Friday, September 19, 2014

Connected Courses - Week 1, Make 1: Why? Writing!

The "why" of my courses is really about WRITING. I teach two courses — Mythology & Folklore and Indian Epics — and at the heart of both courses is something called a Storybook, a semester-long student project in which students choose a topic, read and research traditional stories related to that topic, and then retell those traditional stories in their own way. I've been teaching these courses for over ten years, and there are lots of student Storybooks here in the archive: eStorybook Central. The best way I can think of to learn about the students and their writing is to browse through those past Storybooks!

Aren't they fabulous? The reason why I switched from the traditional analytical or expository paper to this type of project is that it brings out an amazing creativity in the students. Semester after semester, year after year, each student is doing something that is truly new, something that only that student could do, with everyone's individuality contributing to the experience of the class.

As a result, I absolutely love teaching these classes because of the Storybooks: the projects are an endless source of ideas and inspiration, and I remember the projects for years and years, long after the class is over. When I taught with traditional paper-writing assignments, sometimes I could barely remember a paper even just a few minutes after reading it... and I am sure those papers were just as unmemorable for the students, too.

Every semester, we spend the first few weeks brainstorming topics, styles, learning about websites... and then, after five weeks, it all starts to come together: the Storybooks are HAPPENING right now! You can see the class lists here  — Mythology & Folklore Storybooks and Indian Epics Storybooks — and this weekend I will be adding more and more websites to those lists!

To explain how the students will be changed by this experience, I am pleased to say that the Storybooks from my classes were chosen as "Meaningful Writing Experiences" by the students at my school. Finding out about that is the proudest moment of my whole life as a teacher! The Director of our Writing Center, Michele Eodice, is participating in a multi-campus student about "Meaningful Writing Experiences" in which graduating seniors filled out an open-ended survey about the most meaningful writing experience they had in college. The Storybooks from these classes were nominated by multiple students at my school! Given that I teach Gen. Ed. courses which are not really even supposed to be writing courses at all, with students who don't necessarily see themselves as writers at all, I was thrilled that the students valued the writing experience of the Storybook that way. You can read more about the Meaningful Writing Project here, and I am really looking forward to reading more about the results of their work, both the student surveys, along with the interviews they conducted with students and writing teachers based on those surveys: The Meaningful Writing Project.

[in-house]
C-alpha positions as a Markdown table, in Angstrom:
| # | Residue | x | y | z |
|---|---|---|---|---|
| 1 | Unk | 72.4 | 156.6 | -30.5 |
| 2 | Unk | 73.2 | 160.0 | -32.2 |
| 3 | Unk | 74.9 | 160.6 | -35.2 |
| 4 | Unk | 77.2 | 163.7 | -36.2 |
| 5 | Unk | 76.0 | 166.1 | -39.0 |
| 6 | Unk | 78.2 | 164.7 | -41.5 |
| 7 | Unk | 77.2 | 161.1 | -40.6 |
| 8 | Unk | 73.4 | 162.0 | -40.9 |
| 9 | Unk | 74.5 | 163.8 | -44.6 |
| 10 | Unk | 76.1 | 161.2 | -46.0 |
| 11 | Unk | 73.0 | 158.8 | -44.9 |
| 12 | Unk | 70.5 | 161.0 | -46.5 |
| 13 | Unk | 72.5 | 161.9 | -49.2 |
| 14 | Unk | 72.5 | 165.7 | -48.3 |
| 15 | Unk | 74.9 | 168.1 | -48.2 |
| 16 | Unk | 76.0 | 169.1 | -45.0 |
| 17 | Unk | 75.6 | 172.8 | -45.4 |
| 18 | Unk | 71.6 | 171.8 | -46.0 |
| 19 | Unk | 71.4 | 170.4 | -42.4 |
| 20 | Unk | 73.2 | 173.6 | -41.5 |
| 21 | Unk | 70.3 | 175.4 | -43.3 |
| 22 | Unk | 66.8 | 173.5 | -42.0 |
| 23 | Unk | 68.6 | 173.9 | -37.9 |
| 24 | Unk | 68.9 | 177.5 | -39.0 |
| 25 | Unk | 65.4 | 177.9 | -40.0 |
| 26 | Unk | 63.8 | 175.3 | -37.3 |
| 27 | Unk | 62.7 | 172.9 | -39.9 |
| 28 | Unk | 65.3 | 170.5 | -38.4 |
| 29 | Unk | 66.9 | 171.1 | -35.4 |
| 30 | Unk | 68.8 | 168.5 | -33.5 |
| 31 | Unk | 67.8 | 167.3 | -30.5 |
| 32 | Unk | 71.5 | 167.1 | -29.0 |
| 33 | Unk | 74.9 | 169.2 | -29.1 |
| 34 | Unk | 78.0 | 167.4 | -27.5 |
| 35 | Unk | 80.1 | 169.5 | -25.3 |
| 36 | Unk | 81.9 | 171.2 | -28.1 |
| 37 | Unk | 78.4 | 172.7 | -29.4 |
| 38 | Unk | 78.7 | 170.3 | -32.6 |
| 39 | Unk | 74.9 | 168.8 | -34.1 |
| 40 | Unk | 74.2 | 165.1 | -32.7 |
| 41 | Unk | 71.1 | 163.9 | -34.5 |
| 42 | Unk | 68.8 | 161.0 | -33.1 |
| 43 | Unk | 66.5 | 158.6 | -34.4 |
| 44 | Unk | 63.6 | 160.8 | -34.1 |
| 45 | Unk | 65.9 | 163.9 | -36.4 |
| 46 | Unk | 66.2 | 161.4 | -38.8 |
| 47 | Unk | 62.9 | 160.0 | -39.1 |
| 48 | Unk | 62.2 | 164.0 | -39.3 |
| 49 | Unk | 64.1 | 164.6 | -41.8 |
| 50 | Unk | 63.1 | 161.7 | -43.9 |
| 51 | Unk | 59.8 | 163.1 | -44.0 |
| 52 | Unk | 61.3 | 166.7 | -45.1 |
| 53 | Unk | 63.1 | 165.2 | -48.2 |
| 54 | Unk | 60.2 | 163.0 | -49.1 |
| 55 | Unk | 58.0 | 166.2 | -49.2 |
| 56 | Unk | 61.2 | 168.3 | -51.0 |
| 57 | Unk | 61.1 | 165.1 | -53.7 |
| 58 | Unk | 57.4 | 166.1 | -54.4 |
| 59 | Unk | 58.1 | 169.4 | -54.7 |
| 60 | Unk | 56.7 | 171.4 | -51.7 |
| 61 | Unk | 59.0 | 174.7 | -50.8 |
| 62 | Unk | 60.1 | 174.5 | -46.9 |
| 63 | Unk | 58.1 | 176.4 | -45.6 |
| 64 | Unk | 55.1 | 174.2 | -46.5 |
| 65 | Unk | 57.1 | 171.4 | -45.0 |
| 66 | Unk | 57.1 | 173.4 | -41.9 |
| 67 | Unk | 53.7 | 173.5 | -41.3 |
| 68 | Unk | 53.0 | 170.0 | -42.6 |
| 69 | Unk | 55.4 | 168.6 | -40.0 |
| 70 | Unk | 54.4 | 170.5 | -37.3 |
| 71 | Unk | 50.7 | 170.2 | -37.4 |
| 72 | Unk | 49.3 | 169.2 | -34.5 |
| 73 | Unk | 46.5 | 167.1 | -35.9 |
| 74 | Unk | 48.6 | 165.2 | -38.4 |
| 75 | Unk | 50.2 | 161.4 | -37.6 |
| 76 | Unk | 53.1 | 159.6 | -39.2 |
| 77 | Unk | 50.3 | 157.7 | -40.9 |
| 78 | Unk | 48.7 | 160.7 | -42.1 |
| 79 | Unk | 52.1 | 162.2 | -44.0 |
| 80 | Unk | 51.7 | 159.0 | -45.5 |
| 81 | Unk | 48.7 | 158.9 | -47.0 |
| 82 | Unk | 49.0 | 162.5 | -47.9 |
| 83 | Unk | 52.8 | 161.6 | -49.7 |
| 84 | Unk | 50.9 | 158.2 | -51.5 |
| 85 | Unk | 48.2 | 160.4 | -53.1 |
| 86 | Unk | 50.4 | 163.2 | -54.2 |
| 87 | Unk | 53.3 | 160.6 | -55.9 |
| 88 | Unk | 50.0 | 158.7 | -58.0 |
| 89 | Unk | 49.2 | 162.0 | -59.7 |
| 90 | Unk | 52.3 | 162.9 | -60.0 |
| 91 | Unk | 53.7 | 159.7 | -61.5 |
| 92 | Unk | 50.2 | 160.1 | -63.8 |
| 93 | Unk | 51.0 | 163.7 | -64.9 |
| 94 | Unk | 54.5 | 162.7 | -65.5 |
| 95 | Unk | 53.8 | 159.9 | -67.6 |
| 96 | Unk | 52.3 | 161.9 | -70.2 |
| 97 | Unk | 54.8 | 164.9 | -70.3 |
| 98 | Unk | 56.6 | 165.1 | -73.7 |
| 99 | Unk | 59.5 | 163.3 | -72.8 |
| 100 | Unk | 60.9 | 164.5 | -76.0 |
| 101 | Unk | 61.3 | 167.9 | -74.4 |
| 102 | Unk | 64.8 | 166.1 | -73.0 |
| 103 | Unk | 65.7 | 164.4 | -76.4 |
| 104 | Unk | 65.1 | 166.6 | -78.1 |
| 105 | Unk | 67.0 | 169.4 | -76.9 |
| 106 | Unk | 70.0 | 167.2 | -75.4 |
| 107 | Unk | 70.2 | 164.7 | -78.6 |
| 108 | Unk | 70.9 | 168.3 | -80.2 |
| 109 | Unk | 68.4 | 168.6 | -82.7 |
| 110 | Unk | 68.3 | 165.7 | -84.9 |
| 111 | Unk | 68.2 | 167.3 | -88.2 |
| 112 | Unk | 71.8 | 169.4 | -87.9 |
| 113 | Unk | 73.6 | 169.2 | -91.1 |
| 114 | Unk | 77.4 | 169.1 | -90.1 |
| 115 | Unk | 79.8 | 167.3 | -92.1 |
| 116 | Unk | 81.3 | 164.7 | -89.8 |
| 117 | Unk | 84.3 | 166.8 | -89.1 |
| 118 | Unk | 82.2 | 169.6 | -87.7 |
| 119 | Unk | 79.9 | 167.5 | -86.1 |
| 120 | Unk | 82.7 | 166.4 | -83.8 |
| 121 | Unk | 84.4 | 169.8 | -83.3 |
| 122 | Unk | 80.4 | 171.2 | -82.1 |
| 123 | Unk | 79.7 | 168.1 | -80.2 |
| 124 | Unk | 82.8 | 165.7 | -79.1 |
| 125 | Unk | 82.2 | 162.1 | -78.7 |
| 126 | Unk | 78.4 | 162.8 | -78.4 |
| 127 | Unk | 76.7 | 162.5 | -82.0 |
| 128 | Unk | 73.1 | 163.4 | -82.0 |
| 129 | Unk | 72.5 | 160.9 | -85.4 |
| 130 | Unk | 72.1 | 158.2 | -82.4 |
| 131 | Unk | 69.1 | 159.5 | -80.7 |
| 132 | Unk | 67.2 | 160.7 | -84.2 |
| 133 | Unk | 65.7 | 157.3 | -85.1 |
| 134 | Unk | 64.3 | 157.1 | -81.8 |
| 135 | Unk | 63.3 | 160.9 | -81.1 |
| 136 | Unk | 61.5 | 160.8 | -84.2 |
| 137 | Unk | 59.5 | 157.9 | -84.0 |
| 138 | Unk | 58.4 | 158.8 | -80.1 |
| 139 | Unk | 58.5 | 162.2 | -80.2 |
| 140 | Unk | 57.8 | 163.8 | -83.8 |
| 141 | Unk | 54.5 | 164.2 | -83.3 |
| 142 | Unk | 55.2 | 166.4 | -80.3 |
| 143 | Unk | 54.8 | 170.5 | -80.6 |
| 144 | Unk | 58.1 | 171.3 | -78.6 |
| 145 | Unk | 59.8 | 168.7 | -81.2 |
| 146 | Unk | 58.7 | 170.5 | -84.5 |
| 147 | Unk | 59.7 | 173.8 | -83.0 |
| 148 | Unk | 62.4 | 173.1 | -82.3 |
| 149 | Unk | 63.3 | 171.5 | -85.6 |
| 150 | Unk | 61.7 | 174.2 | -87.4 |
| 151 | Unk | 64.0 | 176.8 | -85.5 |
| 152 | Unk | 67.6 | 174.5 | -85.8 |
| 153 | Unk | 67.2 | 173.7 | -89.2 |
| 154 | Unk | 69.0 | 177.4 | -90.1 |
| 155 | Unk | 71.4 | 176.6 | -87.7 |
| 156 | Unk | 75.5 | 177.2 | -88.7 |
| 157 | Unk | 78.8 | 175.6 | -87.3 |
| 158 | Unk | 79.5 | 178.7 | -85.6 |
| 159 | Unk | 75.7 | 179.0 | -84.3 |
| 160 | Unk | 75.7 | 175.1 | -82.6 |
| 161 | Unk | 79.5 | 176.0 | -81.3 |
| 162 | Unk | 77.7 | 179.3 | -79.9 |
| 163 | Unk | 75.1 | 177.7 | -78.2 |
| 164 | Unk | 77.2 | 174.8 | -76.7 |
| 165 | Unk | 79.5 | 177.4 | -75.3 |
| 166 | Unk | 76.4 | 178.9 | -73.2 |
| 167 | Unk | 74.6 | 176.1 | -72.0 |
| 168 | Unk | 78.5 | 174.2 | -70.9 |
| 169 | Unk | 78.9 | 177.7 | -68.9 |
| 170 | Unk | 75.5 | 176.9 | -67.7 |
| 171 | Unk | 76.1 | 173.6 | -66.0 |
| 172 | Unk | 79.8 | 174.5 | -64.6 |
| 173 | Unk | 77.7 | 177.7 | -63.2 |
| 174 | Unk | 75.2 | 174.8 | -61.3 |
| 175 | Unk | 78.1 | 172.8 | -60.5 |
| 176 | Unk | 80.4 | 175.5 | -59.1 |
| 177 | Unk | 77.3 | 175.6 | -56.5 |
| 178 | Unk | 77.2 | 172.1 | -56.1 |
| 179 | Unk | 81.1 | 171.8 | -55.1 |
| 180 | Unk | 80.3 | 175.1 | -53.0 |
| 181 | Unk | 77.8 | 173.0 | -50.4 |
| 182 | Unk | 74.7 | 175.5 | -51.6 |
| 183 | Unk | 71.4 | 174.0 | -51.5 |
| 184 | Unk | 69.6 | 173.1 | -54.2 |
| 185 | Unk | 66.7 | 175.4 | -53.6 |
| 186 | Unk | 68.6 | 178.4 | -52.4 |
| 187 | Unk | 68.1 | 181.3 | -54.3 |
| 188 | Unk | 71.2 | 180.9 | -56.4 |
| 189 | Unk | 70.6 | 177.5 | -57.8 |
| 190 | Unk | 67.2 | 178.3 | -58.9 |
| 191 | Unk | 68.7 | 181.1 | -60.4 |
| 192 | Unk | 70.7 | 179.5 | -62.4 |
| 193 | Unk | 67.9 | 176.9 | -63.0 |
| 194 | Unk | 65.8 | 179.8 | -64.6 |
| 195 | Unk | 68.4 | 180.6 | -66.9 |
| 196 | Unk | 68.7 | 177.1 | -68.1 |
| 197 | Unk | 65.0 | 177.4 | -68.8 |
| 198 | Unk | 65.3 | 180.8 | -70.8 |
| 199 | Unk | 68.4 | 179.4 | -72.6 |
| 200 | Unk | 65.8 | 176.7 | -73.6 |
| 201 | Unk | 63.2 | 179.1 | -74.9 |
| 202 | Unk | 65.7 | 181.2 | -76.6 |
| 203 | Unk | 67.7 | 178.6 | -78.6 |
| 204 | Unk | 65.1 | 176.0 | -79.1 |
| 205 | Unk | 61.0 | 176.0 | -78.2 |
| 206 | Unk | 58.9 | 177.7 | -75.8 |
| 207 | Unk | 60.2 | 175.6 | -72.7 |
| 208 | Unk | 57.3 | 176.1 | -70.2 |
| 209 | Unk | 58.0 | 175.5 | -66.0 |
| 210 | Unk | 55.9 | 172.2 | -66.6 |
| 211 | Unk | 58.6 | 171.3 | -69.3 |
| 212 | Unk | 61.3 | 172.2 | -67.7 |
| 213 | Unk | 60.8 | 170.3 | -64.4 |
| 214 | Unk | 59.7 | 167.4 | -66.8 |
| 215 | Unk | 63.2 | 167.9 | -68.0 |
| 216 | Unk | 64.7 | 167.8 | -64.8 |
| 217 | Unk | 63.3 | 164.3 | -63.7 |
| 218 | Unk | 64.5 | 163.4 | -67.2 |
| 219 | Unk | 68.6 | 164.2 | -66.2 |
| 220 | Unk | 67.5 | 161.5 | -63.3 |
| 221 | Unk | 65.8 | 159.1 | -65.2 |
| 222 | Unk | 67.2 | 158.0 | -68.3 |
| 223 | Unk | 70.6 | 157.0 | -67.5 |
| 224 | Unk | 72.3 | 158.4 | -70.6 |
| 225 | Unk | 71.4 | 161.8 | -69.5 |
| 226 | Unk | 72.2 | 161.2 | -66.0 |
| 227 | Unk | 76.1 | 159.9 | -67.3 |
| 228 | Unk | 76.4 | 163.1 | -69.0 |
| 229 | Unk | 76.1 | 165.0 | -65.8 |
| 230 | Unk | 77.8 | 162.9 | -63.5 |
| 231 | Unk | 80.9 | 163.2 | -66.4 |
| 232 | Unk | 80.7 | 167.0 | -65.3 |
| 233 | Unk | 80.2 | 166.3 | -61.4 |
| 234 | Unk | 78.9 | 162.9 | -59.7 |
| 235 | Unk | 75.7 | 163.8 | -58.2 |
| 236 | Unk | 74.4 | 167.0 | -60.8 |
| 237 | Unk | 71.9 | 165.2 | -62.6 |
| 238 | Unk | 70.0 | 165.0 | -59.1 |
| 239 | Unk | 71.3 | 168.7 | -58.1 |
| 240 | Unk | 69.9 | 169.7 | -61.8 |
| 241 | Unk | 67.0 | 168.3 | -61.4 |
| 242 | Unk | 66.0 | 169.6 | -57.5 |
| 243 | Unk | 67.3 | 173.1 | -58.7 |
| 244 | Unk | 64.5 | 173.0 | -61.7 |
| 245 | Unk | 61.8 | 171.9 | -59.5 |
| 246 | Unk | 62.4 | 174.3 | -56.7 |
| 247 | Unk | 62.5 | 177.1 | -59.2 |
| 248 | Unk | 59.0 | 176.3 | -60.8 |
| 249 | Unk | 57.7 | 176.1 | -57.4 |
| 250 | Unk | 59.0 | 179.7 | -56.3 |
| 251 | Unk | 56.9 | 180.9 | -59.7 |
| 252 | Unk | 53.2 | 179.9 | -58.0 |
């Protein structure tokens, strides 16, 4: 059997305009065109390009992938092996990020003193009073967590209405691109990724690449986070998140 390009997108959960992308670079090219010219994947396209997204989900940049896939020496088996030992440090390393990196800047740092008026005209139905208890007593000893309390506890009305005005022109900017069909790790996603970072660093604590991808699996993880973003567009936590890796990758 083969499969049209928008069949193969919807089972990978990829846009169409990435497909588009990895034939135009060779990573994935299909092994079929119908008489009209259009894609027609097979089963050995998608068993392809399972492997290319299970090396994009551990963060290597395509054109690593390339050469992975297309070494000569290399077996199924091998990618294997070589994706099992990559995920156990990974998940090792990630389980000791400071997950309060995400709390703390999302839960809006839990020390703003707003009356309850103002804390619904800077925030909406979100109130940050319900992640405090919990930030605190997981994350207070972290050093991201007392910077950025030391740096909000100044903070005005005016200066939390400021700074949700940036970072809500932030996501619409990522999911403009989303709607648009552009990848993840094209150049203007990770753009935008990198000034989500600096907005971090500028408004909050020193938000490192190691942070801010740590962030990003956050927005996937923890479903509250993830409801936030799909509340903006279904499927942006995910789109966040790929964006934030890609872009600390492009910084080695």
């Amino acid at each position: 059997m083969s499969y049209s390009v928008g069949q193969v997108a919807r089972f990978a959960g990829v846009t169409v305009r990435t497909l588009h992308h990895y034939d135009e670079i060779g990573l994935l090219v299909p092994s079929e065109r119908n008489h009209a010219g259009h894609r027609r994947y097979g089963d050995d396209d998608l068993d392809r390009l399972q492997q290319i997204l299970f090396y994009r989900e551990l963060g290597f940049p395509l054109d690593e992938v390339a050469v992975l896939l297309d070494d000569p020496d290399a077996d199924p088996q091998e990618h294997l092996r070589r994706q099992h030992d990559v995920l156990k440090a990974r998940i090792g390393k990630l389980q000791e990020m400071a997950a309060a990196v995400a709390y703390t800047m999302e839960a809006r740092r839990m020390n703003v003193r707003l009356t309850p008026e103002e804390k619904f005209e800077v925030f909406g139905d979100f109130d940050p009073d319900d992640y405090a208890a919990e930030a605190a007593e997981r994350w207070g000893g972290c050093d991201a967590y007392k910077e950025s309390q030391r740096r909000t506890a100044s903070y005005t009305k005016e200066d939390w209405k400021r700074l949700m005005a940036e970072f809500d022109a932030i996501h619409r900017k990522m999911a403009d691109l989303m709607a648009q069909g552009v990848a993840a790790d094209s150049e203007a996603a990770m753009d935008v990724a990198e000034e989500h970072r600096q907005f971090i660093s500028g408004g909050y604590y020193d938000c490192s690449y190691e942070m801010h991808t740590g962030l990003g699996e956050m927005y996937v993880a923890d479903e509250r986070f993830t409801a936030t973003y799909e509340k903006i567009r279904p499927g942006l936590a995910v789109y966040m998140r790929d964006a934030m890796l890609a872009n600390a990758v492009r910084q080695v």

When I think about my goal for the Storybooks, it really is very simple: I want the students to BE WRITERS. This wonderful graphic (which I found via Larry Ferlazzo) explains the distinction very clearly: it's not about assigning writing or even teaching writing... but about teaching writers!

I should note here that I never intended to teach writing courses. These are Gen. Ed. courses which are normally supposed to consist of lots of content with exams over that content; it was entirely my own choice to turn them into writing classes . . . but now I cannot imagine teaching the classes in any other way.

What happened was very simple: my first semester of college teaching was a disaster. I assumed (wrongly) that all I had to do was assign the usual sort of analytical paper topic, students would then write the usual sort of analytical papers, I would grade them, and so on ad infinitum. What I discovered, however, is that my students really had trouble writing. And the biggest trouble of all was that there were clearly bored out of their minds by their own writing! And I was bored too. Eeeek!

In a sense, I feel really lucky that it was so immediately obvious to me that traditional paper-writing was not going to work, and I also feel very lucky that my decision to switch to semester-long creative Storybooks worked wonderfully the first time I tried it. The students were delighted, and I was too: we had such a good time! In the ten+ years that I've been using the Storybook approach, I've tinkered with the assignment in all kinds of ways but the core idea is still the same: students choose their topic and style, write creatively, and share their work with others so that the entire semester can be something like a writing workshop, so that we are sharing ideas and inspiration all semester long!

And, back to the question in this make assignment: the digital sharing and networking is essential to the success of the project! At the beginning of the semester, the new students browse through the old projects to get inspired, and the archive of past projects is the single most valuable asset in the course. Then, as the semester goes on, they build their websites page by page, sharing them with the other students and getting feedback every week. The website presentation also allows students to work with both text and images, expanding their range of expressiveness far beyond the confines of a traditional 8 1/2 x 11 double-spaced paper product.

And speaking of expressiveness beyond the confines of a traditional paper, here is a LatinLOLCat. I've animated the cat so that she is bilingual now. :-)

Why writing? Because a zeal for writing grows by writing!

Crescit scribendo scribendi studium.
A zeal for writing grows by writing.

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